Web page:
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  • Figuring the Feminine: The Rhetoric of Female Embodiment in Medieval Hispanic Literature
  • Núria Silleras-Fernández
Ross, Jill . Figuring the Feminine: The Rhetoric of Female Embodiment in Medieval Hispanic Literature. Toronto: U of Toronto P, 2008. 305 pp. ISBN: 978-0-8020-9098-0

Figuring the Feminine uses five medieval Iberian literary texts to examine "the implications of the conjoining of body and language especially when the body is figured as feminine" (8). The author situates the feminine body at the center of medieval hermeneutics and writing, searching "to contribute to the ongoing exploration of a medieval poetics that uses the body as the primary vehicle for 'thinking through' questions of critical cultural importance" (9). Ross's selection of texts for "figuring the feminine" is particularly interesting. Three of the works analyzed are among the most canonical of Castilian literature: the Poema de mio Cid, Gonzalo de Berceo's Milagros de Nuestra Señora and Juan Ruiz's Libro de buen amor. But the other two are less conventional; they frame the canonical readings chronologically, giving an interesting and comparative twist to the project. They situate the book in a more complex, multicultural and exciting medieval Iberian space, with its rich diversity [End Page 212] of language and ethno-religious traditions and interactions. The inclusion of the Peristephanon by Aurelius Prudentius, a late antique Hispano-Roman poet (c. 348-413) from the Tarraconensis, pushes the chronological limits of what is traditionally considered medieval. The other noncanonical author included is Rabbi Shem Tov ben Isaac Ardutiel of Carrión, better known in Spanish as "Santob." He was a contemporary of Juan Ruiz, the Archpriest of Hita, and was, like him, from northern Castile. Thus, the book covers a selection of Iberian texts written in Latin, Castilian/Spanish and Hebrew that span ten centuries, from the end of the fourth to the mid-fourteenth century — an exercise of reading in the longue durée. Readers will appreciate that Ross provides translations into English alongside excerpts given in the original languages.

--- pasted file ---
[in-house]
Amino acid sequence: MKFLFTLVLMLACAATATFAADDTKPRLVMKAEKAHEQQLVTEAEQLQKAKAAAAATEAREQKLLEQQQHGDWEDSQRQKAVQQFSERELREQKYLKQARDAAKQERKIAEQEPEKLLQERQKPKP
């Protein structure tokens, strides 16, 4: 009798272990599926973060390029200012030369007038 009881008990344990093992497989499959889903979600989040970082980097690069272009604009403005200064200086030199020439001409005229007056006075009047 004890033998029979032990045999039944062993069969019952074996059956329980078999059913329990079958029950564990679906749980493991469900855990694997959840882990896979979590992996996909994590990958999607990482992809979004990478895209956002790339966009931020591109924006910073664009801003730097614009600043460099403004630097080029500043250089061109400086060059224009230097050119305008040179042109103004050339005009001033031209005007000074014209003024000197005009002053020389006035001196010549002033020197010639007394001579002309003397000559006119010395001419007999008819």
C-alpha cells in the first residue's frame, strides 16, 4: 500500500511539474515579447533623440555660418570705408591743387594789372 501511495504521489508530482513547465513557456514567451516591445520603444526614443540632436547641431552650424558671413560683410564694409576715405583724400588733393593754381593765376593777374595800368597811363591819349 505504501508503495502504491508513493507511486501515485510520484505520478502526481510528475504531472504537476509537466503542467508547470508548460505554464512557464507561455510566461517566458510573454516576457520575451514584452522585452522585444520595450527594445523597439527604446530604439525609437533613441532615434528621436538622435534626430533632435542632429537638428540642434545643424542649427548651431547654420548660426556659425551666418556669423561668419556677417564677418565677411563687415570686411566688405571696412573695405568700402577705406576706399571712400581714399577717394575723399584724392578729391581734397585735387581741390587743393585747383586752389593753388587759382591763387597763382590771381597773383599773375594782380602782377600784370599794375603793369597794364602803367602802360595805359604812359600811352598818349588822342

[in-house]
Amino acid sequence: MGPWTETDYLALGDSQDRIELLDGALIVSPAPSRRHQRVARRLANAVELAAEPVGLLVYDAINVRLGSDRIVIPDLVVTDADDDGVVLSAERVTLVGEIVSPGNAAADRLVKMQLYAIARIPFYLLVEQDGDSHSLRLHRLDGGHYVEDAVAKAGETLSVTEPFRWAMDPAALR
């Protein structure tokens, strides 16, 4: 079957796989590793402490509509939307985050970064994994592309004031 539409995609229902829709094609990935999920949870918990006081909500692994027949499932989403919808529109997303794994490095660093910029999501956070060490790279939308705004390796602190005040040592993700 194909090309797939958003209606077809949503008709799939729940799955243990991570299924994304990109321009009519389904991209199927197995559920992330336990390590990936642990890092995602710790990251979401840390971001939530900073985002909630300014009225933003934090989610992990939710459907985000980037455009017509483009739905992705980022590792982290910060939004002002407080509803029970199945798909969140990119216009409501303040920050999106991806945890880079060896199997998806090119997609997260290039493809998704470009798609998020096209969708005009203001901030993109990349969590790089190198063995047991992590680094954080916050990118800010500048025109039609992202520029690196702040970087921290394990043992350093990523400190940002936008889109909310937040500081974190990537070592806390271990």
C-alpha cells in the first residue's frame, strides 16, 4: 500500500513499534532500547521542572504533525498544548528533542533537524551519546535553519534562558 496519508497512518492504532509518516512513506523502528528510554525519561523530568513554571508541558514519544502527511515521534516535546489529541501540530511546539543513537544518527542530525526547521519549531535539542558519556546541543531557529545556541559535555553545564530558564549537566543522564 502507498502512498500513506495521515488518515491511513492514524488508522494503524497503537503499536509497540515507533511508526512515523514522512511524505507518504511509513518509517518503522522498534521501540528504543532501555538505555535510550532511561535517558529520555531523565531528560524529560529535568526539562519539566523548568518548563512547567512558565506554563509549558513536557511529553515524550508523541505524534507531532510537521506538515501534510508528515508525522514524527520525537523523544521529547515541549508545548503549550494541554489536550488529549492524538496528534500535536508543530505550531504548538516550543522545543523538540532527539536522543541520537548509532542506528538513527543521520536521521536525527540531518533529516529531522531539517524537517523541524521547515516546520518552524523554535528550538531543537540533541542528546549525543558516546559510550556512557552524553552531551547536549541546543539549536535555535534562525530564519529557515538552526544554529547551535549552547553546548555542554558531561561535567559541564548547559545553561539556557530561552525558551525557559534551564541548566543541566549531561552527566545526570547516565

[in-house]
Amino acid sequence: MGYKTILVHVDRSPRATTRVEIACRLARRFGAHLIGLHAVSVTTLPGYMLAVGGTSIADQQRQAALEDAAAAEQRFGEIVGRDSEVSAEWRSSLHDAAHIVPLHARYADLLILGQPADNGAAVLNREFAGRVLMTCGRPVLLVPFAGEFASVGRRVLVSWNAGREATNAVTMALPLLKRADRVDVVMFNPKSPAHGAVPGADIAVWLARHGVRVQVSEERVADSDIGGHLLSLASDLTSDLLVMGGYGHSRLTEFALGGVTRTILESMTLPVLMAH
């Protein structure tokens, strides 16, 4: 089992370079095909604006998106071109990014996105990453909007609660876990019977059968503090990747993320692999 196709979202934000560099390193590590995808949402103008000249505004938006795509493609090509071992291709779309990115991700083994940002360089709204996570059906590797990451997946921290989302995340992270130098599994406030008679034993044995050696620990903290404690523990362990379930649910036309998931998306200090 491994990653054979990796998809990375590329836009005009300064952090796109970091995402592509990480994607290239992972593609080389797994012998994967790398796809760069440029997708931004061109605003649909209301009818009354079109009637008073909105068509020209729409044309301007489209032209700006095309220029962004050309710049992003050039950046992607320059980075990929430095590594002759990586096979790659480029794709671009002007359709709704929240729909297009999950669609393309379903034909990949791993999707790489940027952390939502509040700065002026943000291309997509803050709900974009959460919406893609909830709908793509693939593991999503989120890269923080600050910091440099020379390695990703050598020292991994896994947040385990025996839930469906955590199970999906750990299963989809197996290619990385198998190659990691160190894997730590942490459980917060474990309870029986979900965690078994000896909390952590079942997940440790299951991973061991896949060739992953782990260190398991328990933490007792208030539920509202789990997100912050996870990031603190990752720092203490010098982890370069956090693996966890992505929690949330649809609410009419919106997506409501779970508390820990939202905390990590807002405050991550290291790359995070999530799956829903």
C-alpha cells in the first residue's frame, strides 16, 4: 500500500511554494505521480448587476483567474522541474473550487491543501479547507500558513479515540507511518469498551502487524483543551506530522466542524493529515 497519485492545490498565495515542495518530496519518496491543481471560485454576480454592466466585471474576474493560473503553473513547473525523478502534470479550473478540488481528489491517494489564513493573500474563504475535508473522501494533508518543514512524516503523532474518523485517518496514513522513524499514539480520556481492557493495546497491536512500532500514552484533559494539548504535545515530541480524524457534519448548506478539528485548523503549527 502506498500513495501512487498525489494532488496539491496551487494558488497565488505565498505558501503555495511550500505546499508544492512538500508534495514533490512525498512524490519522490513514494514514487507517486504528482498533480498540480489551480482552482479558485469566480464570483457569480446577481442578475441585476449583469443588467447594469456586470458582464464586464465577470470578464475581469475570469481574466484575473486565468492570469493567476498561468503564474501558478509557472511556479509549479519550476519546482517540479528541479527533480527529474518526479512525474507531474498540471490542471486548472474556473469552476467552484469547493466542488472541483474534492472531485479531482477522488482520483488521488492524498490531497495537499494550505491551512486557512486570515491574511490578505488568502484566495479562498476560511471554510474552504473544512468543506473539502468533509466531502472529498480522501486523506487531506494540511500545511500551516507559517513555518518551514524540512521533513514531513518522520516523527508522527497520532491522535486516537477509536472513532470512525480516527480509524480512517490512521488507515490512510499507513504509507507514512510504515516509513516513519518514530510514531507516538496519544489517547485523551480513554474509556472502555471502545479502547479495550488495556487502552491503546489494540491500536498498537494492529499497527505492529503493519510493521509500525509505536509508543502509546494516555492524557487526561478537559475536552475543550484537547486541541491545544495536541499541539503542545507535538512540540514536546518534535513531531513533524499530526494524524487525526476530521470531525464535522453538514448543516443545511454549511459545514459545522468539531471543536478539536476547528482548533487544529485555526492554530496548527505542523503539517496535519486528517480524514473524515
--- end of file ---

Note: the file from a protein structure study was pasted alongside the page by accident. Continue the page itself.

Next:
Together, the introduction and ch. 1, "Carnal Knowledge: Metaphor, Allegory, and the Embodiment of Truth", provide a theoretical framework for the study. Ross acknowledges her debt to Carolyn Dinshaw's Chaucer's Sexual Poetics and E. Jane Burns's Bodytalk among others works that have explored the possibilities of an embodied medieval poetics, and builds her argument through a discussion of key figures, including Plato, Augustine, Friedrich Nietzsche and Jacques Derrida, as well as feminists scholars such as Luce Irigaray, Judith Butler, Toril Moi, Carolyn Dinshaw, and Jane Burns. She discusses male writers' attitudes toward the female body and uses the concept of kairos, "the 'right or opportune moment' that governs all human communicative situations and informs the production of belief" (11), to break the binary associated with Plato's epistemology as employed by the fifth-century sophist, Gorgias of Leontini. Ross aims through a series of close readings of the texts, or episodes within them, to bring out this kairos in order to contribute to our understanding of how male authors manipulate a text embodied as feminine, and to reflect on the implications that this gendered textuality entails regarding the processes of both writing and reading. Each of the remaining chapters center on a specific work; these are treated in chronological progression.

Ch. 2, "Dynamic Writing and Martyrs' Bodies in Prudentius's Peristephanon", studies this early-fifth-century collection of fourteen poems about Spanish and Roman martyrs (six from Hispania), regarded as the founding work of Hispanic hagiography. Ross analyzes the metaphor of the text as body and the connection between martyrdom and writing. She sees Prudentius's poems as transforming tortured bodies into salvational texts with the aim of earning the author "a hearing with the holy martyrs who then will plead his case with Christ" (77). These poems resonate in the following two chapters. [End Page 213]

The third chapter, "Macho Words: Writing, Violence, and Gender in the Poema de mio Cid", examines a concrete episode of the anonymous epic poem: the so-called Afrenta de Corpes in which Dona Elvira and Doña Sol, the daughters of the Castilian hero par excellence, the Cid, are...


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